Yep. Already with a list. And already departing from stuff that would traditionally fall under the auspices of bona fide horror. But many is the moment that is far more chilling and disturbing than any jumpscare, and such a moment often comes from a place that is not directly horror related.
You know what I’m talking about. The flying monkeys from Wizard Of Oz. The boat ride from Willy Wonka And The Chocolate Factory (Wilder, not Depp). The endless stream of darkness for the sadistic bastards over at Disney. These things left deep psychological scars on a number of us.
Here are five more you might have forgotten or missed.
#5 Oedipus (1957 dir. Tyrone Guthrie)
I teach this play in my Introduction To Literature class, and I show this version, or at least part of it, to give folks a sense of how the Greeks might have done it. But the masks. Unsettling.
Many of my students think so as well. Also, according to IMDB, one of the members of the chorus was William Shatner. Short of contacting Shatner himself, I have no way to verify or specify this.
#4 Chitty Chitty Bang Bang (1968 dir. Ken Hughes)
On one hand, this is the first time I saw Benny Hill. On the other hand, two words. Child Catcher. He captures children because the Baroness Bomburst (nice name) abhors them so much that she and her husband, the Baron of Vulgaria, have outlawed them. The Child Catcher, played by ballet dancer Robert Helpmann, is about as all-around ickified as you can get. And that’s without any of the really sick overtones you won’t be able to avoid.
#3 Richard III (1956 dir. Laurence Olivier)
I love this play, and I’ve seen a number of film versions of it. Olivier’s is still my favorite although, admittedly, anyone seeing it for the first time now is gonna have a hell of a time getting past the fact that Olivier’s Richard III looks like Lord Farquaad.
Clearly this wasn’t an accident, and it’s weird enough in its own right.
But that’s not what I’m talking about. No, there’s another scene where the two princes arrive, twelve-year-old Edward V and his brother, the nine-year-old Duke of York.
Richard is to serve as their Lord Protector.
There ensues a verbal sparring match between Richard and his nephews, ending with this from the young Duke of York:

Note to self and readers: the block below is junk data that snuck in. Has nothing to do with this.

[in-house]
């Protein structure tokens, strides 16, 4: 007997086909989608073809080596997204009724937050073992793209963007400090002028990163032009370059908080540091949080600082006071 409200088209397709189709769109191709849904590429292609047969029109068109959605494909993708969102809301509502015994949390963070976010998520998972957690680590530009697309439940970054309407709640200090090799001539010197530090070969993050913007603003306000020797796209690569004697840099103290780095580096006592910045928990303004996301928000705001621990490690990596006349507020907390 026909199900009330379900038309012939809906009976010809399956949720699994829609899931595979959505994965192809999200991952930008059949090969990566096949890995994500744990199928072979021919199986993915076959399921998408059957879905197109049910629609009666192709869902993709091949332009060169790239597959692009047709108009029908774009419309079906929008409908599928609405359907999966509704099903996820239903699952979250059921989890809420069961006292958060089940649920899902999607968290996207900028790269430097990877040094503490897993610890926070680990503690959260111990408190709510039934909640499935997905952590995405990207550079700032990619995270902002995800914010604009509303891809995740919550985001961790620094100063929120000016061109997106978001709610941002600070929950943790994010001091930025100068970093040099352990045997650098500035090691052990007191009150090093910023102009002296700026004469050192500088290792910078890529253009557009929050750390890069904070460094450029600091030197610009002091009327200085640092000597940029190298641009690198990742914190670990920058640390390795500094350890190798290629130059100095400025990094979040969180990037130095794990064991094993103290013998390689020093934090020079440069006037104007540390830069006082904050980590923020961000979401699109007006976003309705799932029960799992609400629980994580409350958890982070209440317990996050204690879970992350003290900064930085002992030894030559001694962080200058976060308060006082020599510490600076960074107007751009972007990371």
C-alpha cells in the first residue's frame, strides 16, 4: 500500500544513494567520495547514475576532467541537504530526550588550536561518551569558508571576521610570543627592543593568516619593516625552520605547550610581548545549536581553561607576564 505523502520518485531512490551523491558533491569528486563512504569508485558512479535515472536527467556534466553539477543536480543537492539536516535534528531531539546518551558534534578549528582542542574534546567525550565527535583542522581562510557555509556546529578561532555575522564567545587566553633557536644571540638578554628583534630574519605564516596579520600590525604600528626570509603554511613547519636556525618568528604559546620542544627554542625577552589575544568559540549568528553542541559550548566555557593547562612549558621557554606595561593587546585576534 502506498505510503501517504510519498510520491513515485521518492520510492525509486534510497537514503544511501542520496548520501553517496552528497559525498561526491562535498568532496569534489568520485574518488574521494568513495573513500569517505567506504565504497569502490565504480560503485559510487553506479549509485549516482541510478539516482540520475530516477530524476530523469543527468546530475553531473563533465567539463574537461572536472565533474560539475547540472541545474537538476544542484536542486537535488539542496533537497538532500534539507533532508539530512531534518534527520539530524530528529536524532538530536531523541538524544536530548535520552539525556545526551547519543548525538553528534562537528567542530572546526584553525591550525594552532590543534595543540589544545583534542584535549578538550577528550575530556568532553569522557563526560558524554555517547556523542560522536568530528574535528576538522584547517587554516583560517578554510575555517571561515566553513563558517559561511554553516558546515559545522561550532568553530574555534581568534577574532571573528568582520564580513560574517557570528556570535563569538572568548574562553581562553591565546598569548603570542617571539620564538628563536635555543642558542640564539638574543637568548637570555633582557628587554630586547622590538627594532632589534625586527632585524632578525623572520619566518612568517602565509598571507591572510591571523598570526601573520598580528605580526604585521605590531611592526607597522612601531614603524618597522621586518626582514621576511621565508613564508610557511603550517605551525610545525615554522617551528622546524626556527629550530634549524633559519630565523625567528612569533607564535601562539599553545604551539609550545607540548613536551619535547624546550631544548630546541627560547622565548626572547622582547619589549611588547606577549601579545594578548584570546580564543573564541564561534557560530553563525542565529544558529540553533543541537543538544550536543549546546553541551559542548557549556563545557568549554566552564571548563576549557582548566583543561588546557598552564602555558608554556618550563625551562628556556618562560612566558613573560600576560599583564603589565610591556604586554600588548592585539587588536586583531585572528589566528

“Uncle, my brother mocks both you and me;
Because that I am little, like an ape,
He thinks that you should bear me on your shoulders,” referring to Richard’s hunchback.
Richard turns with a look of such utter venom that the prince staggers back. Even if you’ve never read the play or know nothing about the fate of the two princes, you know immediately these tykes are dead meat. It’s worth pointing out that Sir James Tyrell, the man who takes care of this for Richard, is none other than Patrick Troughton. “No! Not the second Doctor!” Sorry, ‘fraid so.
#2 Whatever Happened To Baby Jane? (1962 dir. Robert Aldrich)
I like to impose a restriction on myself so I can, at some point, disregard it completely. We have reached that point. I intended to focus on non-horror scenes. Of course Whatever Happened To Baby Jane? is a horror movie. It establishes scares that Aldrich successfully and shockingly calls back later. Consider, for example, the answer to the question, “What’s for dinner?”
That said, one scene seems intended more to drive home Jane’s mental and emotional instability than to truly frighten. It starts with a drunken Jane (Bette Davis) reminiscing about her days as a child star. It becomes increasingly unnerving but at the same time makes us oddly and uncomfortably sympathetic. Ultimately, this makes Aldrich’s big reveal that much more effective.
Finally, as much as I hate unconfirmed information, there’s been remake talk from the Walter Hill camp for a good couple years now. The rumor I like most is Meryl Streep and Sissy Spacek. That’s as specific as it gets.
#1 Cabaret (1972 dir. Bob Fosse)
Joel Grey is, of course, sinister enough, but I’m talking about an altogether different level of sinister. Brian (Michael York) and Max (Helmut Griem) are at a beer garden when a young voice starts belting out “Tomorrow Belongs To Me.” Cut to the singer. A young man. Blonde. Suspiciously, stereotypically blonde.
The camera pedestals down, and our suspicions are confirmed. The further the song progresses, the more and more people join in, and the more forbidding its tone and their expressions become. By the end, almost everyone is singing, the Nazi youth is in full salute, and the crowd looks not just hostile but vicious.
Y’know, like a Trump rally.